For some reason I have been inspired to re fight the battle of Waterloo\La Belle Alliance three years after all the cool kids were doing it.
I will be using board wargames to do this and will follow the same basic plan for each side for the battles to see how the three games compare.
The three games are SPI’s “Napoleon at Waterloo”, SPI’s “La Belle Alliance” from their “Napoleon’s Last Battles” quad and River Horse Games’s “Waterloo: Quelle Affaire”. Why these? Because they are what I had.
Firstly, “Napoleon at Waterloo”. This was marketed by SPI as an “introductory wargame”, often given away with magazines, and my copy is a “print and play” version from Matthijs van der Zanden. It certainly simplifies things even from the early 1970’s state of the art, for a battle famously fought on a ridge, there are no slope/height rules. The only terrain effects are for woods, which block bombardments by artillery, and buildings, which double the combat strength of the unit inside.
The Napoleonic Wars is not my period. So there are nuances of tactics that I will miss, things I should be looking for that I could say this has or does not. The only thing that immediately stood out were those combat strengths. I tend to think of artillery as having a strong punch but vulnerable to assault. Cavalry as exploits of gaps and able to break unprepared infantry. Infantry can hold of cavalry, but to do that then they sacrifice mobility and become vulnerable to artillery. You do not get this sense in NaW. Artillery being able to bombard or support attacks is as close as you get to that combined arms idea.
The French Plan
Knowing that the Prussians are on our right, the last thing we want is to get tied up on the right. Our objective is the Brussels road, which is on our left, from our initial deployment we will shift our force to the left, save for a number of units of cavalry which will advance up the right, to stop the Allies from being able to match our moves and continue to block our advance.
The Allied Plan
Hold the French here, maintain our lines and if we required to give ground then do so in good order, while keeping the between the French here and Brussels. The Prussians will come.
The battle opens
The French send cavalry up both flanks, the Eastern move to keep the Allies from shifting to block the Brussels Road, the Western to drive the Allies in. Clearing out a detachment in the woods near Hougoumont, the main part of the Guards start the Westward march. The centre is not to get heavily engaged just yet, just enough to again, keep the centre pinned.
The Allies, refuse their flanks, and hold their centre.
The second turn
The French plan continues to have its planned effect, the Allies are being pushed back, and towards their centre. In a purely gaming sense the Allies are using the Zone of Control rules to slow the French advance, as enemies must halt upon entering a Zone of Control. As the CRT favours a defender retreating at near even odds, this works for them.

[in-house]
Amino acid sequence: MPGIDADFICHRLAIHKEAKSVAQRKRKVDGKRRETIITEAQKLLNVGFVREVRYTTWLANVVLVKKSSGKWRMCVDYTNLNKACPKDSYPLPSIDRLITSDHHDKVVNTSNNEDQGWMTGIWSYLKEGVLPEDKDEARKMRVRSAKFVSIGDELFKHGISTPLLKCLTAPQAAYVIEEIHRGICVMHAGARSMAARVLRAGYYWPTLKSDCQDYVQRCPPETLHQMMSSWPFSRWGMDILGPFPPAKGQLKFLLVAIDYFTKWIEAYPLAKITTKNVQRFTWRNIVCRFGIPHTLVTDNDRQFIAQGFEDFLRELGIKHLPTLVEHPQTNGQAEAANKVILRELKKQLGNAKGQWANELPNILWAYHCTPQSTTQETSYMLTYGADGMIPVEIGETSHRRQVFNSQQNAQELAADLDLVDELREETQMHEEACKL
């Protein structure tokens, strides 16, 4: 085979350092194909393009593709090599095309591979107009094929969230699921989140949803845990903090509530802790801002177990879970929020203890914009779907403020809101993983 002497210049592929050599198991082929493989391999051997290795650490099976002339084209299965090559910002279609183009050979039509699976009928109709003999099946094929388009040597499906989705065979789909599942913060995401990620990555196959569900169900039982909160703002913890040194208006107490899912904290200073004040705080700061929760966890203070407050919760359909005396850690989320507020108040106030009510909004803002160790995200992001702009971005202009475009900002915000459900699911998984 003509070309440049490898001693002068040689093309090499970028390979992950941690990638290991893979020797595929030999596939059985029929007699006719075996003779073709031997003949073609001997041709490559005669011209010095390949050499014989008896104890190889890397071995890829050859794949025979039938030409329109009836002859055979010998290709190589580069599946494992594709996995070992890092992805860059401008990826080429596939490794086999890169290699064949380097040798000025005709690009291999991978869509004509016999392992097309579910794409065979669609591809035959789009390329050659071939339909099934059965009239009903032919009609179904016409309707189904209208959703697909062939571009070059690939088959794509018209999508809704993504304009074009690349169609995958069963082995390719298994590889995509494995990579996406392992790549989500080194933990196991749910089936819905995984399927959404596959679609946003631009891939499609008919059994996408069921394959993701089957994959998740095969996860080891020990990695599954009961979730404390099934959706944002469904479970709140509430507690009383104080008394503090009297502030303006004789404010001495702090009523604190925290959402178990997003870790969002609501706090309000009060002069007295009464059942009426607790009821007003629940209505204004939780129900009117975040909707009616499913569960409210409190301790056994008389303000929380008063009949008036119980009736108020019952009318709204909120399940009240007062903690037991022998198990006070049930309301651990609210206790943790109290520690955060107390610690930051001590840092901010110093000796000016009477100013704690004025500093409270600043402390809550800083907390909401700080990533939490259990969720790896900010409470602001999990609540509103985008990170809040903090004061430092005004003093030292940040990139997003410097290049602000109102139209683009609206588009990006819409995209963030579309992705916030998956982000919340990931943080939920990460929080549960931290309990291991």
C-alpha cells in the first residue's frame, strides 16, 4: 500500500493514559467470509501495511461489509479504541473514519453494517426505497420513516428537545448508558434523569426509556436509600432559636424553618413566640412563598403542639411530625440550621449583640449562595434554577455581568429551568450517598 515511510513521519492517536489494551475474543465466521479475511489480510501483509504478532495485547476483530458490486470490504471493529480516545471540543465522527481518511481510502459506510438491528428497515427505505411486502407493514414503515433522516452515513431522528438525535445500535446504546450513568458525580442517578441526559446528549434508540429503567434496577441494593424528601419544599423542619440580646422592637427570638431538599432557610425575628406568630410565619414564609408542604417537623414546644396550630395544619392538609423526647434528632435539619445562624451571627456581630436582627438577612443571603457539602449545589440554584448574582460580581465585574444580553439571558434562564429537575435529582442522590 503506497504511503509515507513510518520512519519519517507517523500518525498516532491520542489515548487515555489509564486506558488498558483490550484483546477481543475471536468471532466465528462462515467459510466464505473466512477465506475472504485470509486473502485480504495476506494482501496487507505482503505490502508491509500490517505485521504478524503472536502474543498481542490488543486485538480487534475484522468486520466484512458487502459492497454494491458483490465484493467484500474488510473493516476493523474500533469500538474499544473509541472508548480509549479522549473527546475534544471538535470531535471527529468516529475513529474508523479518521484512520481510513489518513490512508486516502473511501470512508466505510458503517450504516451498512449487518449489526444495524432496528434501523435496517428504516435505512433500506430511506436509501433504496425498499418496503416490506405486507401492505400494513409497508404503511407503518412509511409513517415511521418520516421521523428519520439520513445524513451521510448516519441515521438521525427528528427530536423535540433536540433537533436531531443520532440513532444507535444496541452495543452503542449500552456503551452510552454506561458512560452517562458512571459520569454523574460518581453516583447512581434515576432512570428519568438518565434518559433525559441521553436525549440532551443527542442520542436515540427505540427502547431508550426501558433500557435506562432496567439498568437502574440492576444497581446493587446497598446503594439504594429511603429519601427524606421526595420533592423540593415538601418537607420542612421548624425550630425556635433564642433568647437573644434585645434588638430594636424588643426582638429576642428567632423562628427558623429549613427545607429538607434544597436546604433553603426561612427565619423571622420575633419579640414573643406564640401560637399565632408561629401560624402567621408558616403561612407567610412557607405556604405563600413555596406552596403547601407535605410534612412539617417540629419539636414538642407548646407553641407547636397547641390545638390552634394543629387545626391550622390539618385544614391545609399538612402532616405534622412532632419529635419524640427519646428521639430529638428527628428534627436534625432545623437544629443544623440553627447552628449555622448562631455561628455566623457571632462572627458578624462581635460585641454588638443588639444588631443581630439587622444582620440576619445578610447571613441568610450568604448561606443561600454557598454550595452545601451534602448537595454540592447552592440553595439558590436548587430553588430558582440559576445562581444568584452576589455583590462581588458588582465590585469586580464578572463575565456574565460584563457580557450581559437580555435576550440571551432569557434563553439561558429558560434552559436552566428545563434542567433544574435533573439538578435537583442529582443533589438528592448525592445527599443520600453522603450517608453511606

The third turn
Not the best picture, but the Prussians have arrived, cavalry to the North, and sufficient strength to hit the French line from the rear, but the French are starting to open up the road to Brussels.
Have the French left it too late to execute their plan?
The fourth turn
The French and Allied lines are starting to rotate a bit, with the Western line going back further than the eastern. The French are trying to disengage from the East, heading West without getting entangled with the Prussians. Where the Allies are making contact, the French are retreating if they are able, though the French cavalry on the Eastern flank is getting slaughtered.
The fifth turn
The French are starting to escape up the Brussels Road. The French are continuing their disengagement and heading to the Road, some of the units are forming a line to maintain a corridor behind which other units can retreat.
I think the last vestiges of similarity to the Battle of Waterloo and this game break down here. The conditions have allowed it to become more of a race game where the French are just trying to avoid being touched and made “it”.
The sixth turn
Continuing their orderly withdrawal, enough French units escape to achieve their victory conditions.
Of the Prussians, only the cavalry managed to hold any French to battle.
I can see why this simple wee game got used as an introductory game. There are some subtle concepts in it for such a simple and short set of rules.
For example, If you have units in your Zone of Control then you have to attack them, and you cannot ignore any units if it is possible to attack them. In the photo to the right, the French cannot ignore the 6-4 infantry unit so as to concentrate on the 3-3 artillery. This at least stops units attacking others and ignoring the other two next to it.
It lacks any sense of the topography of the ground, strange in a battle where the ridge, however slight, played such a large part in the story of the battle. The only terrain are woods, roads and buildings.
It did not come up in this game, though it came close, but if the French destroy enough Allied units, the Allies are demoralised and fight less effectively.
However, at the end, it was a game rather than a battle. You could have had the same sort of game in a Eurogame with some twee theme. The French actions were not insurmountable as far as playing goes. The Allies could have retreated to just defend the line of the road, spacing so as to allow them to retreat and hopefully force the French back on their turn. That would have been just as artificial as the way this game played out, and somewhat less fun.
It was still a quick game, and I’d play it again, but the next one is SPI’s “La Belle Alliance”.